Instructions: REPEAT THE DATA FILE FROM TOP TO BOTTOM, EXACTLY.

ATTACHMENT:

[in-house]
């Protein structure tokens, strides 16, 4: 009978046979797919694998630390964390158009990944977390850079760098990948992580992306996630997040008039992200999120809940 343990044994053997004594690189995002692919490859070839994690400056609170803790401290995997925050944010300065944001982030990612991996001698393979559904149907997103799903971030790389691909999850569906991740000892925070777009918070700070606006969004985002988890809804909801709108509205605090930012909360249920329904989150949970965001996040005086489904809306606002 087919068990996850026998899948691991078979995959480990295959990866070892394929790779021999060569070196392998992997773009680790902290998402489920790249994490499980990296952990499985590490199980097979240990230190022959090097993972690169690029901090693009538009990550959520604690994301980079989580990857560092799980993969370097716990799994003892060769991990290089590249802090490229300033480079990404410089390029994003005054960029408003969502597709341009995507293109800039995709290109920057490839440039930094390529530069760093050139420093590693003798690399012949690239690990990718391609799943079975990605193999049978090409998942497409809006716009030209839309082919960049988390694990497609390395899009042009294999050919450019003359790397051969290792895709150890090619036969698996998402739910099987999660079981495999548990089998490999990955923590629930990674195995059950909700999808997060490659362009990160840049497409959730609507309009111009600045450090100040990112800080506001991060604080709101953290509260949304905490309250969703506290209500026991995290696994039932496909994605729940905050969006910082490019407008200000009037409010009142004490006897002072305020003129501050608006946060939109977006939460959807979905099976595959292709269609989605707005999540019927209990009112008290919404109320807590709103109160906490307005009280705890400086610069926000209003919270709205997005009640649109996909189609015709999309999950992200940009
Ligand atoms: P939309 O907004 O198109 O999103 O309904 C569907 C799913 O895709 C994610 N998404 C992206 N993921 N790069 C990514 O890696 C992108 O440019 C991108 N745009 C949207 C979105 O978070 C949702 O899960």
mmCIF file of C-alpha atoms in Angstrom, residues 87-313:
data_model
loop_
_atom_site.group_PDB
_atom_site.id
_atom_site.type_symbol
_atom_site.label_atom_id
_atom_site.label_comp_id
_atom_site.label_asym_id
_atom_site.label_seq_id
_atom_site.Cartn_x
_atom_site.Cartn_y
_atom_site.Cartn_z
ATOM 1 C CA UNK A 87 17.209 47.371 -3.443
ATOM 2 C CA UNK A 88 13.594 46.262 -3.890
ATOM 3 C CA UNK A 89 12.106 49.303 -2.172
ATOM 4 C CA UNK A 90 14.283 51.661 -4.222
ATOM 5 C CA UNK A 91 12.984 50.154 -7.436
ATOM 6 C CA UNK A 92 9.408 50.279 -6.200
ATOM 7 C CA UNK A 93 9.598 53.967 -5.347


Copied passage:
[in-house]
């Protein structure tokens, strides 16, 4: 009978046979797919694998630390964390158009990944977390850079760098990948992580992306996630997040008039992200999120809940 343990044994053997004594690189995002692919490859070839994690400056609170803790401290995997925050944010300065944001982030990612991996001698393979559904149907997103799903971030790389691909999850569906991740000892925070777009918070700070606006969004985002988890809804909801709108509205605090930012909360249920329904989150949970965001996040005086489904809306606002 087919068990996850026998899948691991078979995959480990295959990866070892394929790779021999060569070196392998992997773009680790902290998402489920790249994490499980990296952990499985590490199980097979240990230190022959090097993972690169690029901090693009538009990550959520604690994301980079989580990857560092799980993969370097716990799994003892060769991990290089590249802090490229300033480079990404410089390029994003005054960029408003969502597709341009995507293109800039995709290109920057490839440039930094390529530069760093050139420093590693003798690399012949690239690990990718391609799943079975990605193999049978090409998942497409809006716009030209839309082919960049988390694990497609390395899009042009294999050919450019003359790397051969290792895709150890090619036969698996998402739910099987999660079981495999548990089998490999990955923590629930990674195995059950909700999808997060490659362009990160840049497409959730609507309009111009600045450090100040990112800080506001991060604080709101953290509260949304905490309250969703506290209500026991995290696994039932496909994605729940905050969006910082490019407008200000009037409010009142004490006897002072305020003129501050608006946060939109977006939460959807979905099976595959292709269609989605707005999540019927209990009112008290919404109320807590709103109160906490307005009280705890400086610069926000209003919270709205997005009640649109996909189609015709999309999950992200940009
Ligand atoms: P939309 O907004 O198109 O999103 O309904 C569907 C799913 O895709 C994610 N998404 C992206 N993921 N790069 C990514 O890696 C992108 O440019 C991108 N745009 C949207 C979105 O978070 C949702 O899960």
mmCIF file of C-alpha atoms in Angstrom, residues 87-313:
data_model
loop_
_atom_site.group_PDB
_atom_site.id
_atom_site.type_symbol
_atom_site.label_atom_id
_atom_site.label_comp_id
_atom_site.label_asym_id
_atom_site.label_seq_id
_atom_site.Cartn_x
_atom_site.Cartn_y
_atom_site.Cartn_z
ATOM 1 C CA UNK A 87 17.209 47.371 -3.443
ATOM 2 C CA UNK A 88 13.594 46.262 -3.890
ATOM 3 C CA UNK A 89 12.106 49.303 -2.172
ATOM 4 C CA UNK A 90 14.283 51.661 -4.222
ATOM 5 C CA UNK A 91 12.984 50.154 -7.436
ATOM 6 C CA UNK A 92 9.408 50.279 -6.200
ATOM 7 C CA UNK A 93 9.598 53.967 -5.347